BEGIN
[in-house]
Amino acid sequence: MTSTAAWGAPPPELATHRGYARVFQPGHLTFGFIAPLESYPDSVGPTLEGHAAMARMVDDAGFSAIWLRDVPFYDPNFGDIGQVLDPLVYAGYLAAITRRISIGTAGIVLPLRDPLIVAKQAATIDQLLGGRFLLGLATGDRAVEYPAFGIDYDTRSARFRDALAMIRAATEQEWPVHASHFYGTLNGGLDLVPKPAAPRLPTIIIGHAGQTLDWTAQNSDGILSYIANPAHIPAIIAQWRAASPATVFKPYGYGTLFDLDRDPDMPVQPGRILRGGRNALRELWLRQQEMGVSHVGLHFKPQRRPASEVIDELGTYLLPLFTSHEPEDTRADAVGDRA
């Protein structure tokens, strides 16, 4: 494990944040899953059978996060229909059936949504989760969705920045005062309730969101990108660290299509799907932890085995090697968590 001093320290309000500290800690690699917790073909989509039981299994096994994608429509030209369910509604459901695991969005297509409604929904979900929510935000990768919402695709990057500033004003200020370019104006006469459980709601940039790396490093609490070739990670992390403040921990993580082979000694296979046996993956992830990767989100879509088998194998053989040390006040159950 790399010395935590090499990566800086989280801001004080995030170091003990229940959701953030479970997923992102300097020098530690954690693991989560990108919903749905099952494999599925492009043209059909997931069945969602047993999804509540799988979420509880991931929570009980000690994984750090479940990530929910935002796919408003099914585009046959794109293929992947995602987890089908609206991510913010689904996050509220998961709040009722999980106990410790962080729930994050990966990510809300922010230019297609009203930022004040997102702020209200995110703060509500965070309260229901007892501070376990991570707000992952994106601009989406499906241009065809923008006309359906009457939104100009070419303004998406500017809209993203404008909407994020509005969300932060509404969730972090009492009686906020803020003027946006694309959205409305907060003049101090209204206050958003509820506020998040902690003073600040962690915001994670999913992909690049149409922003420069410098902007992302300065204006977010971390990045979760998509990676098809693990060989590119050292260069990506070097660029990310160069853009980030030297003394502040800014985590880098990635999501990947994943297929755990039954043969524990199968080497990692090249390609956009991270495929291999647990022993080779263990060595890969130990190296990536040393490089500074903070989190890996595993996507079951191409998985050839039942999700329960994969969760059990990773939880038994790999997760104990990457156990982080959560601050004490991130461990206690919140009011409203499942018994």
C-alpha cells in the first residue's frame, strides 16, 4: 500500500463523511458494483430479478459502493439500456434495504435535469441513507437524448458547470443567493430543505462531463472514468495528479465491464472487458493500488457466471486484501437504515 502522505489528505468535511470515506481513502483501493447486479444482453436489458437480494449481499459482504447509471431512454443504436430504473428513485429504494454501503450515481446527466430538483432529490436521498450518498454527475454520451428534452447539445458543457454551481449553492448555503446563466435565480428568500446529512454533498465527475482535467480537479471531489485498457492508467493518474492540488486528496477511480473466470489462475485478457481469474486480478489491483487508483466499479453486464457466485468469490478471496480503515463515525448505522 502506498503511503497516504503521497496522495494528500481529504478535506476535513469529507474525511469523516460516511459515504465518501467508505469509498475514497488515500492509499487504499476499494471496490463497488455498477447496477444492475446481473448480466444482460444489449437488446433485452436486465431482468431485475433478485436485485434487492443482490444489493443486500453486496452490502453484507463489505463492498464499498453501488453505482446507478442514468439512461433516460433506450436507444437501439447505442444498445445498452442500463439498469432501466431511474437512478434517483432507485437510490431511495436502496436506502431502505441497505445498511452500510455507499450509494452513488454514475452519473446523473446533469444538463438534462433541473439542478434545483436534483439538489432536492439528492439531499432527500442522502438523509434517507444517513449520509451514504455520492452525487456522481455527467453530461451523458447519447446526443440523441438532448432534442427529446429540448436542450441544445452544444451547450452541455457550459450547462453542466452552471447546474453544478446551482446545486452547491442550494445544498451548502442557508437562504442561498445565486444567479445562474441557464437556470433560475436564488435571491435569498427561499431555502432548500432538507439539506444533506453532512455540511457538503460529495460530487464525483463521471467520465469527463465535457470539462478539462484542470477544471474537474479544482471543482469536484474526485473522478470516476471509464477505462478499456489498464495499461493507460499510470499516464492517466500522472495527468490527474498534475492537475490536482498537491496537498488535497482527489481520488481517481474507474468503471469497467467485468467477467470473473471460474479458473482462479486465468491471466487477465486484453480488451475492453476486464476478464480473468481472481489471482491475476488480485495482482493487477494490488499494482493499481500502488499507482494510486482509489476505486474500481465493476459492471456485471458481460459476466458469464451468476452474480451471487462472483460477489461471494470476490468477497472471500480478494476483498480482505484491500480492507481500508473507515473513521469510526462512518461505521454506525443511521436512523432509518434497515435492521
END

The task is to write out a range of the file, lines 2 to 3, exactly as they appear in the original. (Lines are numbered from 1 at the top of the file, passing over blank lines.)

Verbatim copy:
Amino acid sequence: MTSTAAWGAPPPELATHRGYARVFQPGHLTFGFIAPLESYPDSVGPTLEGHAAMARMVDDAGFSAIWLRDVPFYDPNFGDIGQVLDPLVYAGYLAAITRRISIGTAGIVLPLRDPLIVAKQAATIDQLLGGRFLLGLATGDRAVEYPAFGIDYDTRSARFRDALAMIRAATEQEWPVHASHFYGTLNGGLDLVPKPAAPRLPTIIIGHAGQTLDWTAQNSDGILSYIANPAHIPAIIAQWRAASPATVFKPYGYGTLFDLDRDPDMPVQPGRILRGGRNALRELWLRQQEMGVSHVGLHFKPQRRPASEVIDELGTYLLPLFTSHEPEDTRADAVGDRA
């Protein structure tokens, strides 16, 4: 494990944040899953059978996060229909059936949504989760969705920045005062309730969101990108660290299509799907932890085995090697968590 001093320290309000500290800690690699917790073909989509039981299994096994994608429509030209369910509604459901695991969005297509409604929904979900929510935000990768919402695709990057500033004003200020370019104006006469459980709601940039790396490093609490070739990670992390403040921990993580082979000694296979046996993956992830990767989100879509088998194998053989040390006040159950 790399010395935590090499990566800086989280801001004080995030170091003990229940959701953030479970997923992102300097020098530690954690693991989560990108919903749905099952494999599925492009043209059909997931069945969602047993999804509540799988979420509880991931929570009980000690994984750090479940990530929910935002796919408003099914585009046959794109293929992947995602987890089908609206991510913010689904996050509220998961709040009722999980106990410790962080729930994050990966990510809300922010230019297609009203930022004040997102702020209200995110703060509500965070309260229901007892501070376990991570707000992952994106601009989406499906241009065809923008006309359906009457939104100009070419303004998406500017809209993203404008909407994020509005969300932060509404969730972090009492009686906020803020003027946006694309959205409305907060003049101090209204206050958003509820506020998040902690003073600040962690915001994670999913992909690049149409922003420069410098902007992302300065204006977010971390990045979760998509990676098809693990060989590119050292260069990506070097660029990310160069853009980030030297003394502040800014985590880098990635999501990947994943297929755990039954043969524990199968080497990692090249390609956009991270495929291999647990022993080779263990060595890969130990190296990536040393490089500074903070989190890996595993996507079951191409998985050839039942999700329960994969969760059990990773939880038994790999997760104990990457156990982080959560601050004490991130461990206690919140009011409203499942018994």